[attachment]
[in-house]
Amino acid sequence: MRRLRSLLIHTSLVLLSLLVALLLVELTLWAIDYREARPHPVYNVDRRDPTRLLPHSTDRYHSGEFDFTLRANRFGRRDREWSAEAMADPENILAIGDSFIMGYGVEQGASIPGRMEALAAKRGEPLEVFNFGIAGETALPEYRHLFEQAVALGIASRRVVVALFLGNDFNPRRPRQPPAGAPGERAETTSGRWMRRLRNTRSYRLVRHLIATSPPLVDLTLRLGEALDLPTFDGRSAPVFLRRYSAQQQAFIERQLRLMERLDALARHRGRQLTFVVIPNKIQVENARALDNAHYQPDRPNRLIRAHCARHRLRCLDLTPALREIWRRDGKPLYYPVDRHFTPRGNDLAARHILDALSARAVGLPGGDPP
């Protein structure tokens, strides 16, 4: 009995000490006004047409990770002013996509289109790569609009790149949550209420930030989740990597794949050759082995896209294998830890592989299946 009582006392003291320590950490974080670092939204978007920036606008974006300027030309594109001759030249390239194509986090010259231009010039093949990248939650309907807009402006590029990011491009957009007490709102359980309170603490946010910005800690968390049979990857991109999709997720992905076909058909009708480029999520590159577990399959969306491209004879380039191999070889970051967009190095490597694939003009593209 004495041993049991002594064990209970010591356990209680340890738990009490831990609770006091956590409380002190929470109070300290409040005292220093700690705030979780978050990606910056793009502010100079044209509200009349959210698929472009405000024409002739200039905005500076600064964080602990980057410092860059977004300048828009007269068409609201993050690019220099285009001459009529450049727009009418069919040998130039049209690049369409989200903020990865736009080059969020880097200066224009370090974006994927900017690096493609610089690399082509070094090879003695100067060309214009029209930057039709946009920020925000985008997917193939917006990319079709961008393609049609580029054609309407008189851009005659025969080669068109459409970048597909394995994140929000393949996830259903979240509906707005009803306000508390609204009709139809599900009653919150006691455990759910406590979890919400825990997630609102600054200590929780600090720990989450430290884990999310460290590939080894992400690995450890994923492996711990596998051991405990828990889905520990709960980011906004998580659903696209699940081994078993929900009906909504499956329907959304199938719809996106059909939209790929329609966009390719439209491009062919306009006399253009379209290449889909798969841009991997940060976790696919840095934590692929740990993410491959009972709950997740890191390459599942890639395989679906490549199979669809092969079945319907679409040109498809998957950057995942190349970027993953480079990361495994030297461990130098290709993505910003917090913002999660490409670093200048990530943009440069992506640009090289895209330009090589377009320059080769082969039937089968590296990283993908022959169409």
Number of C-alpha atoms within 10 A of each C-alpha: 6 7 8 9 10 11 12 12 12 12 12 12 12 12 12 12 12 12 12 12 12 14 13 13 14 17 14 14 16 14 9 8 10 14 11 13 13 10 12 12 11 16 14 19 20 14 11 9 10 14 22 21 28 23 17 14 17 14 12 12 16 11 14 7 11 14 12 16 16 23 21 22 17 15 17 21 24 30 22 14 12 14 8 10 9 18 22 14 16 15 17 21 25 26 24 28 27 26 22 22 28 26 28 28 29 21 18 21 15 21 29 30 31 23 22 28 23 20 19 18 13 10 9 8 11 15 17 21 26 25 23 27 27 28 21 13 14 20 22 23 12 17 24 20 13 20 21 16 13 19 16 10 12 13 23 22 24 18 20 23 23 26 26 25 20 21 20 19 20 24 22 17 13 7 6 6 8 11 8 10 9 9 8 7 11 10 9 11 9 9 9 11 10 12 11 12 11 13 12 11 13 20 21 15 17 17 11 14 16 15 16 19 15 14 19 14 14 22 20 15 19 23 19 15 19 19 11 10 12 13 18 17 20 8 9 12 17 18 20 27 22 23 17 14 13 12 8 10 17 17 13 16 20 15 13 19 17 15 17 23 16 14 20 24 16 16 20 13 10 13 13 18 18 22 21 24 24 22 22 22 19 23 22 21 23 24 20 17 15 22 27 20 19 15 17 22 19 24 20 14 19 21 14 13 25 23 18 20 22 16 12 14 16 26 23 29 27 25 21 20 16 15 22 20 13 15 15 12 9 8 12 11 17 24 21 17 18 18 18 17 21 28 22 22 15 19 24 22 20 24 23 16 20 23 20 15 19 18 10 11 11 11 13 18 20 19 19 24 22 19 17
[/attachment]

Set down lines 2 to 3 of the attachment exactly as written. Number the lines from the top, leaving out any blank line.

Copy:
Amino acid sequence: MRRLRSLLIHTSLVLLSLLVALLLVELTLWAIDYREARPHPVYNVDRRDPTRLLPHSTDRYHSGEFDFTLRANRFGRRDREWSAEAMADPENILAIGDSFIMGYGVEQGASIPGRMEALAAKRGEPLEVFNFGIAGETALPEYRHLFEQAVALGIASRRVVVALFLGNDFNPRRPRQPPAGAPGERAETTSGRWMRRLRNTRSYRLVRHLIATSPPLVDLTLRLGEALDLPTFDGRSAPVFLRRYSAQQQAFIERQLRLMERLDALARHRGRQLTFVVIPNKIQVENARALDNAHYQPDRPNRLIRAHCARHRLRCLDLTPALREIWRRDGKPLYYPVDRHFTPRGNDLAARHILDALSARAVGLPGGDPP
């Protein structure tokens, strides 16, 4: 009995000490006004047409990770002013996509289109790569609009790149949550209420930030989740990597794949050759082995896209294998830890592989299946 009582006392003291320590950490974080670092939204978007920036606008974006300027030309594109001759030249390239194509986090010259231009010039093949990248939650309907807009402006590029990011491009957009007490709102359980309170603490946010910005800690968390049979990857991109999709997720992905076909058909009708480029999520590159577990399959969306491209004879380039191999070889970051967009190095490597694939003009593209 004495041993049991002594064990209970010591356990209680340890738990009490831990609770006091956590409380002190929470109070300290409040005292220093700690705030979780978050990606910056793009502010100079044209509200009349959210698929472009405000024409002739200039905005500076600064964080602990980057410092860059977004300048828009007269068409609201993050690019220099285009001459009529450049727009009418069919040998130039049209690049369409989200903020990865736009080059969020880097200066224009370090974006994927900017690096493609610089690399082509070094090879003695100067060309214009029209930057039709946009920020925000985008997917193939917006990319079709961008393609049609580029054609309407008189851009005659025969080669068109459409970048597909394995994140929000393949996830259903979240509906707005009803306000508390609204009709139809599900009653919150006691455990759910406590979890919400825990997630609102600054200590929780600090720990989450430290884990999310460290590939080894992400690995450890994923492996711990596998051991405990828990889905520990709960980011906004998580659903696209699940081994078993929900009906909504499956329907959304199938719809996106059909939209790929329609966009390719439209491009062919306009006399253009379209290449889909798969841009991997940060976790696919840095934590692929740990993410491959009972709950997740890191390459599942890639395989679906490549199979669809092969079945319907679409040109498809998957950057995942190349970027993953480079990361495994030297461990130098290709993505910003917090913002999660490409670093200048990530943009440069992506640009090289895209330009090589377009320059080769082969039937089968590296990283993908022959169409």